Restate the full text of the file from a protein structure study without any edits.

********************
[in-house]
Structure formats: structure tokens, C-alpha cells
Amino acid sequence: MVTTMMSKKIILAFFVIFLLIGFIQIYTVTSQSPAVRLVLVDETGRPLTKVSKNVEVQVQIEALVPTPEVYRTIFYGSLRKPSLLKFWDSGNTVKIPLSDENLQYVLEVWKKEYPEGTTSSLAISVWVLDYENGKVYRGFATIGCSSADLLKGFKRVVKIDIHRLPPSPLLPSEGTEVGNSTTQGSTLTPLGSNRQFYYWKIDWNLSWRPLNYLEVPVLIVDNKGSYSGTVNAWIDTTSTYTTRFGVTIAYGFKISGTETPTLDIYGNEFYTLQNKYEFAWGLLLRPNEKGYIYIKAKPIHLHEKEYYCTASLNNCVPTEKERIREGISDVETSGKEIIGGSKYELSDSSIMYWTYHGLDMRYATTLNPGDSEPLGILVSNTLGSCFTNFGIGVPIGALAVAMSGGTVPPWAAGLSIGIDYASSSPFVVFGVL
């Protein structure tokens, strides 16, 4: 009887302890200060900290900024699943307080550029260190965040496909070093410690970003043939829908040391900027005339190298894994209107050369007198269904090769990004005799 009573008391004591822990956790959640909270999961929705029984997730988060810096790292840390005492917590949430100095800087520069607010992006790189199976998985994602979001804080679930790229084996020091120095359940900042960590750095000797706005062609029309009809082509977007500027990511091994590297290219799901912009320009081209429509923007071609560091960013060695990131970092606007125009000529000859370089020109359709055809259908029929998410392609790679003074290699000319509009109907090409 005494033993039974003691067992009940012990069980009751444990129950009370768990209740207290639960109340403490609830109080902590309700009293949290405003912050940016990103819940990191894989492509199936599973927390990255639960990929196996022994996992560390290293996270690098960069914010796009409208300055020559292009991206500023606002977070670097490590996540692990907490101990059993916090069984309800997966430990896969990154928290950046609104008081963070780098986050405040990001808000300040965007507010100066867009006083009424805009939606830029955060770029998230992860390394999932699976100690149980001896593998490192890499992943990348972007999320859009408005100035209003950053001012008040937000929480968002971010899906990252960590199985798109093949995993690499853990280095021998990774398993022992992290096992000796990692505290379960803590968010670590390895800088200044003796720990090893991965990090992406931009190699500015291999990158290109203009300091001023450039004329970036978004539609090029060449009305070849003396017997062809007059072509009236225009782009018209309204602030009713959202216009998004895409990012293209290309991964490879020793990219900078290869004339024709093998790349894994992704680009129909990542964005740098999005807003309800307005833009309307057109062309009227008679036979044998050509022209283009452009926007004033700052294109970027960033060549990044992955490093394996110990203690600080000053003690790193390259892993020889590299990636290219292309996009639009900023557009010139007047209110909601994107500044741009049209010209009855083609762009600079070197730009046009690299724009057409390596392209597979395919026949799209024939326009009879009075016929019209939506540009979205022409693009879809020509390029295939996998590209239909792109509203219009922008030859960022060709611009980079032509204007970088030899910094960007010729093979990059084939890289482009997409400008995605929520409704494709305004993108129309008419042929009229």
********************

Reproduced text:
[in-house]
Structure formats: structure tokens, C-alpha cells
Amino acid sequence: MVTTMMSKKIILAFFVIFLLIGFIQIYTVTSQSPAVRLVLVDETGRPLTKVSKNVEVQVQIEALVPTPEVYRTIFYGSLRKPSLLKFWDSGNTVKIPLSDENLQYVLEVWKKEYPEGTTSSLAISVWVLDYENGKVYRGFATIGCSSADLLKGFKRVVKIDIHRLPPSPLLPSEGTEVGNSTTQGSTLTPLGSNRQFYYWKIDWNLSWRPLNYLEVPVLIVDNKGSYSGTVNAWIDTTSTYTTRFGVTIAYGFKISGTETPTLDIYGNEFYTLQNKYEFAWGLLLRPNEKGYIYIKAKPIHLHEKEYYCTASLNNCVPTEKERIREGISDVETSGKEIIGGSKYELSDSSIMYWTYHGLDMRYATTLNPGDSEPLGILVSNTLGSCFTNFGIGVPIGALAVAMSGGTVPPWAAGLSIGIDYASSSPFVVFGVL
């Protein structure tokens, strides 16, 4: 009887302890200060900290900024699943307080550029260190965040496909070093410690970003043939829908040391900027005339190298894994209107050369007198269904090769990004005799 009573008391004591822990956790959640909270999961929705029984997730988060810096790292840390005492917590949430100095800087520069607010992006790189199976998985994602979001804080679930790229084996020091120095359940900042960590750095000797706005062609029309009809082509977007500027990511091994590297290219799901912009320009081209429509923007071609560091960013060695990131970092606007125009000529000859370089020109359709055809259908029929998410392609790679003074290699000319509009109907090409 005494033993039974003691067992009940012990069980009751444990129950009370768990209740207290639960109340403490609830109080902590309700009293949290405003912050940016990103819940990191894989492509199936599973927390990255639960990929196996022994996992560390290293996270690098960069914010796009409208300055020559292009991206500023606002977070670097490590996540692990907490101990059993916090069984309800997966430990896969990154928290950046609104008081963070780098986050405040990001808000300040965007507010100066867009006083009424805009939606830029955060770029998230992860390394999932699976100690149980001896593998490192890499992943990348972007999320859009408005100035209003950053001012008040937000929480968002971010899906990252960590199985798109093949995993690499853990280095021998990774398993022992992290096992000796990692505290379960803590968010670590390895800088200044003796720990090893991965990090992406931009190699500015291999990158290109203009300091001023450039004329970036978004539609090029060449009305070849003396017997062809007059072509009236225009782009018209309204602030009713959202216009998004895409990012293209290309991964490879020793990219900078290869004339024709093998790349894994992704680009129909990542964005740098999005807003309800307005833009309307057109062309009227008679036979044998050509022209283009452009926007004033700052294109970027960033060549990044992955490093394996110990203690600080000053003690790193390259892993020889590299990636290219292309996009639009900023557009010139007047209110909601994107500044741009049209010209009855083609762009600079070197730009046009690299724009057409390596392209597979395919026949799209024939326009009879009075016929019209939506540009979205022409693009879809020509390029295939996998590209239909792109509203219009922008030859960022060709611009980079032509204007970088030899910094960007010729093979990059084939890289482009997409400008995605929520409704494709305004993108129309008419042929009229």